Primer: 3Ware 9xxx raid cards Print

3ware 9xxx cards have a finite number of ports, typically, 8, 12, or 16.  Each port may have:

  • One drive attached
  • No drive attached

If a drive is attached, it may be:

  • Part of a raid unit (u0, u1, u2, etc.)
  • A hotspare spare to a raid unit
  • Exposed through the 3ware card (JBOD)
  • Unused

When drives are assigned to a unit, that unit will have a total of X GB of storage where N is the number of drives and S is the size of the smallest drive:

  • RAID 0: X = S * N
  • RAID 1: X = S
  • RAID 5: X = S * ( N - 1 )
  • RAID 6: X = S * ( N - 2 )

The space of one RAID unit may be used for:

  • One storage volume
  • One boot volume and one storage volume

The single storage volume is most common.  Having a seperate boot volume is only necessary if:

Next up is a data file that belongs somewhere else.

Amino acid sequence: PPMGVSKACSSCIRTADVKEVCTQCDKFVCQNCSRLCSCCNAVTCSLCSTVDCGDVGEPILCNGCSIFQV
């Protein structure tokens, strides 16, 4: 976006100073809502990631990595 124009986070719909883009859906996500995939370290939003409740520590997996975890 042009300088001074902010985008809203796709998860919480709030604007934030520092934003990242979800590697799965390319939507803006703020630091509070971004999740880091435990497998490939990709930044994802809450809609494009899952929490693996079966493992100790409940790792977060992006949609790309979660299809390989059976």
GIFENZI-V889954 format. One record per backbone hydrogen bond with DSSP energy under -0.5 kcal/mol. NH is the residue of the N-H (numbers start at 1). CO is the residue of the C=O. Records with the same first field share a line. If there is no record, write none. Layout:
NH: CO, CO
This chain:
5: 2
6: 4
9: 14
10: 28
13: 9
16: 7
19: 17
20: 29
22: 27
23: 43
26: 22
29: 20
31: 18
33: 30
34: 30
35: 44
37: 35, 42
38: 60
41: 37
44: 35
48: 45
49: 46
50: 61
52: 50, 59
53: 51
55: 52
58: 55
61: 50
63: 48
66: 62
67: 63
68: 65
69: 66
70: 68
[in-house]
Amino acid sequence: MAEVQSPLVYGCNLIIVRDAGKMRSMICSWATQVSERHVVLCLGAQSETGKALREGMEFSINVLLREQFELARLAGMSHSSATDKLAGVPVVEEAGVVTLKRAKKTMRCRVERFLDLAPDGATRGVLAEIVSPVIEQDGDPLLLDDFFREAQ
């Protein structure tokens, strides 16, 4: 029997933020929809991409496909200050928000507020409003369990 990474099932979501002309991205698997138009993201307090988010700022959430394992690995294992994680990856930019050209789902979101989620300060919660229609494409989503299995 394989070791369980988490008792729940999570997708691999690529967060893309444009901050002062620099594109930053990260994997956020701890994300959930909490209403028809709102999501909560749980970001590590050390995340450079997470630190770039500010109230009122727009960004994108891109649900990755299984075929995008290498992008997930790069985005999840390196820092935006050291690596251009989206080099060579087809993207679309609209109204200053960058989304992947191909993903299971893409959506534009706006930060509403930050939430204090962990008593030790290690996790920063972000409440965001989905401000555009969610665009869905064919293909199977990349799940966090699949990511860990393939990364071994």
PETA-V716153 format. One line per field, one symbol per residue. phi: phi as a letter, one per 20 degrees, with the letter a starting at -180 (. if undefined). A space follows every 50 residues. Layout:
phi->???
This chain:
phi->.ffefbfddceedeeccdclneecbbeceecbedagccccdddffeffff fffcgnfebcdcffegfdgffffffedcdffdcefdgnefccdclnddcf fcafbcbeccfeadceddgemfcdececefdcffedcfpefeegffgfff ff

• You are booting off of that Unit (u0, u1, u2, etc.)
  • The total storage provided by that unit (X above) is greater than 2TB.

Volumes in excess of 2TB must have a  GPT disk label, and GPT labeled disks aren't bootable.  If you have a RAID array that exceeds 2TB we will create a smaller boot volume to overcome this limitation.

Each volume will appear to the OS as another "hard disk" in that it will have its own device name under /dev (/dev/sda, /dev/sdb,/dev/sdc).  Do not confuse volumes in the 3ware configuration with partitions or LVM in the OS.  The OS can not tell a boot volume and storage volume are part of the same unit.  3ware volumes have nothing to do with the Logical Volume Manager.

Last Updated on Tuesday, 05 August 2008 16:27